All studies including this cohort defined recurrence as fibrovascular tissue invading the cornea over the limbus except the study of Yeung et al. which defined it as invasion 1 mm over the limbus, while the study of Duman and Kosker accepted recurrence as fibrovascular proliferation more than 0.5 mm over the cornea [16, 2334].

Previous studies conducted simultaneous excision of nasal and temporal pterygia except 2 studies that undertook sequential procedures with minimal interval between nasal and temporal pterygia excision of 3 and 6 months, which are Yeung et al. and Hirst and Smallcombe studies, respectively. Hirst and Smallcombe stated that the staged approach permitted the surgeon and patient to be sure of the first surgery outcome, and besides, the delay of the second pterygium removal does not carry any significant risk to the patient [16, 30]. We believe that the simultaneous approach decreases the burden of the staged approach on the patients which includes longer treatment duration, two separate surgeries, and delayed surgical outcome.

Few studies undertook the SCG technique: both Maheshwari and Lee et al. split conjunctival grafts horizontally, while Duman and Kosker and Kodavoor et al. bisected them vertically. Kodavoor et al. did not maintain limbus-limbus orientation of the conjunctival graft [25, 27, 33].

In our study, we adopted vertical SCG technique maintaining the limbus-limbus orientation of the graft which gives an advantage of including the limbal tissue in the conjunctival graft for both nasal and temporal sides, restoring the barrier effect of the limbus.

None of our cases showed conjunctival scar or fibrosis at the conjunctival donor area. Keeping Tenon’s capsule intact and closing the donor site minimize adverse postoperative reactions in the donor area [35, 36].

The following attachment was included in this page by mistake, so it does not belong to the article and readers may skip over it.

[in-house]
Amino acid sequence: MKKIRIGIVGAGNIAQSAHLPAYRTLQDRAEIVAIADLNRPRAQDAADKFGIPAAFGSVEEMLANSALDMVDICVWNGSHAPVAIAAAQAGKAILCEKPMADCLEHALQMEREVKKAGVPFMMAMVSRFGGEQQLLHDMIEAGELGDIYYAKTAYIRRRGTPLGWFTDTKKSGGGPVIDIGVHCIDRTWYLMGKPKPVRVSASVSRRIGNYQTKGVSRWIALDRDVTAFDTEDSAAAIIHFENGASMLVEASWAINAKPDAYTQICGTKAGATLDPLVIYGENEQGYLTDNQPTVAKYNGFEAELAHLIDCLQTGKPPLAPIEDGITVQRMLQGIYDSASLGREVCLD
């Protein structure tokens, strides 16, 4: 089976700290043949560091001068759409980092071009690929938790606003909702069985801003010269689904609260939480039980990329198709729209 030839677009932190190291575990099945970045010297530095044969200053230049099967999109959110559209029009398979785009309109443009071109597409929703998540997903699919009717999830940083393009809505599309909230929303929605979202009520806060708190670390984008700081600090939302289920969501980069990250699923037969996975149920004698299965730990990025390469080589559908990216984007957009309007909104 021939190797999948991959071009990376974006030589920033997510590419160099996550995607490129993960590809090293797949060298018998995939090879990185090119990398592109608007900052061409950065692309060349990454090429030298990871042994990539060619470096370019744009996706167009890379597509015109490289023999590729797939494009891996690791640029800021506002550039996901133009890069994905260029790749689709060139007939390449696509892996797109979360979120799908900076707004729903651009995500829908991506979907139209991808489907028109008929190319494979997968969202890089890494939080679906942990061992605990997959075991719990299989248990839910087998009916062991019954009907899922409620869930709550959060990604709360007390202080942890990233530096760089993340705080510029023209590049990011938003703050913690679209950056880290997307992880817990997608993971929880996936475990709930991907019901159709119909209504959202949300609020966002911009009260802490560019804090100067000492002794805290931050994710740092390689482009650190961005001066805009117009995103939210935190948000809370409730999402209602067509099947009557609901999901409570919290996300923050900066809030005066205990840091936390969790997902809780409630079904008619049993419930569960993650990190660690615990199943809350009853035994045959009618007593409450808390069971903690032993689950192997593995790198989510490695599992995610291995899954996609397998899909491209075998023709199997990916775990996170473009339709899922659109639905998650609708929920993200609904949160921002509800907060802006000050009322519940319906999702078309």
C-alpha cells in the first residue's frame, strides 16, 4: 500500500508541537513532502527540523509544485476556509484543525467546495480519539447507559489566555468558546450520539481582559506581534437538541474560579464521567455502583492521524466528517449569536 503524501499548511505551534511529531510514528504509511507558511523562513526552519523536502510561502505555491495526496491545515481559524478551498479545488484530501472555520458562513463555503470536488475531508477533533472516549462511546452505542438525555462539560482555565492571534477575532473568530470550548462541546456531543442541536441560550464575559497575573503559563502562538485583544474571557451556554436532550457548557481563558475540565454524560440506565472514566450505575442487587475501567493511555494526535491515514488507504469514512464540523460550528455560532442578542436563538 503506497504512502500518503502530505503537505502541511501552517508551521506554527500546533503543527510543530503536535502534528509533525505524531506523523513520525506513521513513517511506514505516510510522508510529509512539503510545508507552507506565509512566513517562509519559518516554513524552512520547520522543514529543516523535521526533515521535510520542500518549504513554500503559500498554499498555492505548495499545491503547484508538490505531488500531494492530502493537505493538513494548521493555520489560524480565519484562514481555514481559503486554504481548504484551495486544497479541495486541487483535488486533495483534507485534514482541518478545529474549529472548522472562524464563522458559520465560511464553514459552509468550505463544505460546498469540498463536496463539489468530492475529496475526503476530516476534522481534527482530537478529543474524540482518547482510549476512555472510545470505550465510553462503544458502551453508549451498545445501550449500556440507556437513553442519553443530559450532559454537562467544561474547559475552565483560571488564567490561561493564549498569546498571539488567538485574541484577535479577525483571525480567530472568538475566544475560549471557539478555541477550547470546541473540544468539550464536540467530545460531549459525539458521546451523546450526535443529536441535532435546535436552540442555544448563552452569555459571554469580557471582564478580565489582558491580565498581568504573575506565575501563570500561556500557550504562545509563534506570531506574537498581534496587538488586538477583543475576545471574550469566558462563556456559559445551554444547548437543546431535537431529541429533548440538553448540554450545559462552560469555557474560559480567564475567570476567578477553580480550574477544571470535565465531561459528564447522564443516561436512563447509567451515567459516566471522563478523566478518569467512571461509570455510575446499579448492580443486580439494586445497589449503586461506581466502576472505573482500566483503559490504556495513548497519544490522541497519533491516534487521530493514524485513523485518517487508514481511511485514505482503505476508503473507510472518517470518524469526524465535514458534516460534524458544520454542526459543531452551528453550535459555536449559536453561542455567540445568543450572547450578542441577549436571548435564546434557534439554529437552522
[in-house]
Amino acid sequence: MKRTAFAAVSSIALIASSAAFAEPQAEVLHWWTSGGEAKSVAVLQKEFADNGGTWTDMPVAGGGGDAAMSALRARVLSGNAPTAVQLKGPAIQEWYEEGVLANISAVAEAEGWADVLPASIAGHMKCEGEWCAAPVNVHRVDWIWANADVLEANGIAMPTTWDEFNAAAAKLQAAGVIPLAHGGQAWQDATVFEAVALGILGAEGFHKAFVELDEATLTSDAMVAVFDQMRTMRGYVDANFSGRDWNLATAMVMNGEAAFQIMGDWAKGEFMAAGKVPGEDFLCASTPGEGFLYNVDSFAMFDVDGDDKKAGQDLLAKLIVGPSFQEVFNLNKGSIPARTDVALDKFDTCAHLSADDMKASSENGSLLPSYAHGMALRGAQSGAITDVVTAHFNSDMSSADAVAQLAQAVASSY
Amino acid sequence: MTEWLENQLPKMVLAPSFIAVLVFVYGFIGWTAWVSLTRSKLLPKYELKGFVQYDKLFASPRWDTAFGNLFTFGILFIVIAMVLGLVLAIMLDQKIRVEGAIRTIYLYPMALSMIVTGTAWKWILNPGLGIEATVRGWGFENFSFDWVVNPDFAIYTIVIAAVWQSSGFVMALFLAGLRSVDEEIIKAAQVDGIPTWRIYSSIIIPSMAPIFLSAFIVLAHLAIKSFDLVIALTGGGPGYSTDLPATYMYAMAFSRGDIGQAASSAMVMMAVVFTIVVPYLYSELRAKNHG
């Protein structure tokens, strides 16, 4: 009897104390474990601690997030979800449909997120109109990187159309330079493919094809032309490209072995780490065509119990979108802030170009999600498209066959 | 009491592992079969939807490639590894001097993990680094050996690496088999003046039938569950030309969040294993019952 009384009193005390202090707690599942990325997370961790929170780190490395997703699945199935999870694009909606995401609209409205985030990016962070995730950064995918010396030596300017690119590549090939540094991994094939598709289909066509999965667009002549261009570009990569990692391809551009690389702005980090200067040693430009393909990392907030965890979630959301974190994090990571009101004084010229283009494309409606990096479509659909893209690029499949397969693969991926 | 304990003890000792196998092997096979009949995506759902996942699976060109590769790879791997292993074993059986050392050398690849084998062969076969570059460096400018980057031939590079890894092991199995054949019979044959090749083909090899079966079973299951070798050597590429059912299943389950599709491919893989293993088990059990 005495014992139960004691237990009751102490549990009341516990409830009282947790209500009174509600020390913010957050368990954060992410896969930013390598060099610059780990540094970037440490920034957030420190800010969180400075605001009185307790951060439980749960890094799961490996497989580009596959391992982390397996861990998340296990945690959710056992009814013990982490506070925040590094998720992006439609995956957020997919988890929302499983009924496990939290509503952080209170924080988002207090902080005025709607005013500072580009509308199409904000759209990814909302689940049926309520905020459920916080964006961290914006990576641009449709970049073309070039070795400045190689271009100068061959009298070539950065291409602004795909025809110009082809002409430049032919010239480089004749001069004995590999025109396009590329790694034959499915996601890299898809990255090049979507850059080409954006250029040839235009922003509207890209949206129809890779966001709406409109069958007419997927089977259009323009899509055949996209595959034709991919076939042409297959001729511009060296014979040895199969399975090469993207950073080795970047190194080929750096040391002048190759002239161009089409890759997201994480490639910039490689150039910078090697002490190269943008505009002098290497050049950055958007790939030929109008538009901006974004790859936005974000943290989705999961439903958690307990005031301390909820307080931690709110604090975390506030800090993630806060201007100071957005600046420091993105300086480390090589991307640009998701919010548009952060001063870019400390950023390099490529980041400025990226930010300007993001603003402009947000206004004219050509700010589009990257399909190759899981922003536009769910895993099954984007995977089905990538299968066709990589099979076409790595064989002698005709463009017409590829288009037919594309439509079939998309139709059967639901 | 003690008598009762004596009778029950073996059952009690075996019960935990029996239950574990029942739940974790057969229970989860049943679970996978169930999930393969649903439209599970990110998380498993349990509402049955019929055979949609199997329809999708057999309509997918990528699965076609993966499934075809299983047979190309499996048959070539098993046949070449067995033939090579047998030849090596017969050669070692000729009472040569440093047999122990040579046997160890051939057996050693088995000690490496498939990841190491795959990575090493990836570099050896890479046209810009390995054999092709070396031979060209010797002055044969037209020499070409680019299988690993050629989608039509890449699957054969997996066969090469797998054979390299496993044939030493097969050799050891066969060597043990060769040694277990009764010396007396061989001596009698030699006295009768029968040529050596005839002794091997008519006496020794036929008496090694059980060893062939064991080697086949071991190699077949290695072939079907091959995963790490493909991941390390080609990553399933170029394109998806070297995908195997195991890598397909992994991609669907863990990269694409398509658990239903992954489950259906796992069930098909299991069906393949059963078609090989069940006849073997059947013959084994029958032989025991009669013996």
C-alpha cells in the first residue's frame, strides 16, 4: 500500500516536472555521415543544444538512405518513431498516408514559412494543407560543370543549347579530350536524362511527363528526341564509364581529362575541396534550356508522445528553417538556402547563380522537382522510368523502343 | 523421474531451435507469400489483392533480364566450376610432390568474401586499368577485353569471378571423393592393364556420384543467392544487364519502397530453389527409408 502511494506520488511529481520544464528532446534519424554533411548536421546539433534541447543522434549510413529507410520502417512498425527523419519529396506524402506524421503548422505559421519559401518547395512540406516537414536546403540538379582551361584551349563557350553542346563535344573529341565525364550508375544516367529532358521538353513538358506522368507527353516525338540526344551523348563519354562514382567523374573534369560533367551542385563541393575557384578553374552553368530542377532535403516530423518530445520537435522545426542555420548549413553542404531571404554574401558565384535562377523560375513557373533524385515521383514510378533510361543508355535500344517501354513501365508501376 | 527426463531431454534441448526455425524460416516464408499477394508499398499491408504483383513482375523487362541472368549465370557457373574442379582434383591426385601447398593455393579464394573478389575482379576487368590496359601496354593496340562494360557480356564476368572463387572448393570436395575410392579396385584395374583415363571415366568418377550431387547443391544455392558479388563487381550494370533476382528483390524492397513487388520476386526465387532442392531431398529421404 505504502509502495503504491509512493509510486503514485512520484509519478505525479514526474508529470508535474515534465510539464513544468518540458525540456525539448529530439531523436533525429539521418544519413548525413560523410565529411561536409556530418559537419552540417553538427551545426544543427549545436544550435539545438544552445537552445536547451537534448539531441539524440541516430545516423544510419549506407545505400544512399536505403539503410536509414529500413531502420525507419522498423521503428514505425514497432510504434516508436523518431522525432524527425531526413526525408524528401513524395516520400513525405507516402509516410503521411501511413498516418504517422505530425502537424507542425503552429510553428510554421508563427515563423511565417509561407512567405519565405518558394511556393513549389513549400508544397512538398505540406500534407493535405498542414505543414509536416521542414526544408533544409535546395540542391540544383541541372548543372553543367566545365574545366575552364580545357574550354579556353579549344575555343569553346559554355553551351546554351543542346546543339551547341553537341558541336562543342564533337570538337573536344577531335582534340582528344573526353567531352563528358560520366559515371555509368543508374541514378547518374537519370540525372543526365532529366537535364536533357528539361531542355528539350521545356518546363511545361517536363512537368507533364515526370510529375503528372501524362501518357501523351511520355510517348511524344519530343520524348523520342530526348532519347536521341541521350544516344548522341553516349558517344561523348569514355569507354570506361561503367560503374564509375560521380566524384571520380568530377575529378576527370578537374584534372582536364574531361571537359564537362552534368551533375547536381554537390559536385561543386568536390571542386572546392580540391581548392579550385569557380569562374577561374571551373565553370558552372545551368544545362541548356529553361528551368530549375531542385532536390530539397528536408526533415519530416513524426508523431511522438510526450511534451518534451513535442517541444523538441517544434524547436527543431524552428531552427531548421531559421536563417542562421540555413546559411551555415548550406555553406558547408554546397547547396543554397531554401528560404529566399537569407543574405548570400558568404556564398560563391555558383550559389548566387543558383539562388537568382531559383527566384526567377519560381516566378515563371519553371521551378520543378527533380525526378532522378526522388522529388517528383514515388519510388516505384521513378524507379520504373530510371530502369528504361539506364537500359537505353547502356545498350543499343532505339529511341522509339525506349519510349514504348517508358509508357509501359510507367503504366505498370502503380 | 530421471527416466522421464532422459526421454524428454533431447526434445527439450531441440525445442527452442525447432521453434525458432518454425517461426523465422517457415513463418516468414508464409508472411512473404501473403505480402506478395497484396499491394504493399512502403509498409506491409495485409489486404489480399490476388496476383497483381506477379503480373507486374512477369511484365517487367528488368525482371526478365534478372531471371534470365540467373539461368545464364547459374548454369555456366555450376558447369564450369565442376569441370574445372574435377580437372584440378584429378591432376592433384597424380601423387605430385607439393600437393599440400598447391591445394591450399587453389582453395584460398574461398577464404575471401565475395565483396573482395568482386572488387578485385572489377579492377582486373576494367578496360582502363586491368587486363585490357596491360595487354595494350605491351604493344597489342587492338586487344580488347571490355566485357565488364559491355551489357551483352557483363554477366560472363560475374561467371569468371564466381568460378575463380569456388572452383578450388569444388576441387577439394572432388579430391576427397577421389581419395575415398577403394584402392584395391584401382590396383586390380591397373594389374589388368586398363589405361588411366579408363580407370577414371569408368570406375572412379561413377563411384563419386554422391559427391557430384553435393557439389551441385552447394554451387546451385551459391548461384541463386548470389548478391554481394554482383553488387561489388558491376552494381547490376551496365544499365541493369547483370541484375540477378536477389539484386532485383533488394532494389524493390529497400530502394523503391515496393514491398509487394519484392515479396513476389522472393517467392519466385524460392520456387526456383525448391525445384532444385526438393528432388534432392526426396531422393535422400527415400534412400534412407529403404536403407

In our study, we recorded significant improvement in BUT results, while Schirmer’s test results did not significantly change after the operations. It may be because the pterygium had no effect on the aqueous tear film. The increase in goblet cell density and normal mucus fern pattern may cause some improvement in postoperative tear breakup time [37].

Due to the increase in corneal involvement in double-headed pterygium, the induced astigmatism is higher which resulted from an alteration in the tear film, causing an apparent flattening of the normal corneal curvature [38]. Our study showed that the astigmatism decreased and BCVA improved significantly following double-headed pterygia excision. According to our knowledge, none of the previous reports on double-headed pterygia commented on this point. Our results agreed with earlier reports which concluded that excision of pterygium leads to statistically significant reduction in astigmatism, which improves vision significantly [39, 40].

Applying glue instead of sutures for the conjunctival graft attachment in pterygium surgery reduces the postoperative inflammation, pain, foreign-body sensation, and the time of surgery, also avoids suture-related complications, and hastens postoperative recovery but carries the risk of viral transmission and allergic reaction besides rare reports about immune system and cardiac disorders [41, 42].

In this study, we used the fibrin sealant (Tisseel) to attach conjunctival grafts to the sclera and close the conjunctiva at the donor area. This would explain the shorter operative time and is considered as a contributing factor in reducing postoperative fibrosis at the donor area.

The main limitation of this study is the small patient cohort size.

We think a prospective head-to-head comparison between horizontal and vertical split conjunctival grafts in treating primary double-headed pterygia would be beneficial in deciding which technique is superior.

5. Conclusion

Vertical split conjunctival autograft using fibrin glue is an effective surgical technique for the treatment of primary double-headed pterygia achieving zero recurrence rate and good cosmetic appearance up to one year in our study sample.

Abbreviations

BCVA:Best corrected visual acuity
BUT:Breakup time
AMT:Amniotic membrane transplant
CAG:Conjunctival autograft
CRA:Conjunctival rotational autograft
MMC:Mitomycin C
SCG:Split conjunctival graft
LogMAR:Logarithm of the minimum angle of resolution
D:Diopter
Sim K:Simulated keratometry
P.E.R.F.E.C.T:Pterygium extended removal followed by extended conjunctival transplant.

Data Availability

No data will be available.

Conflicts of Interest

The authors declare no conflicts of interest.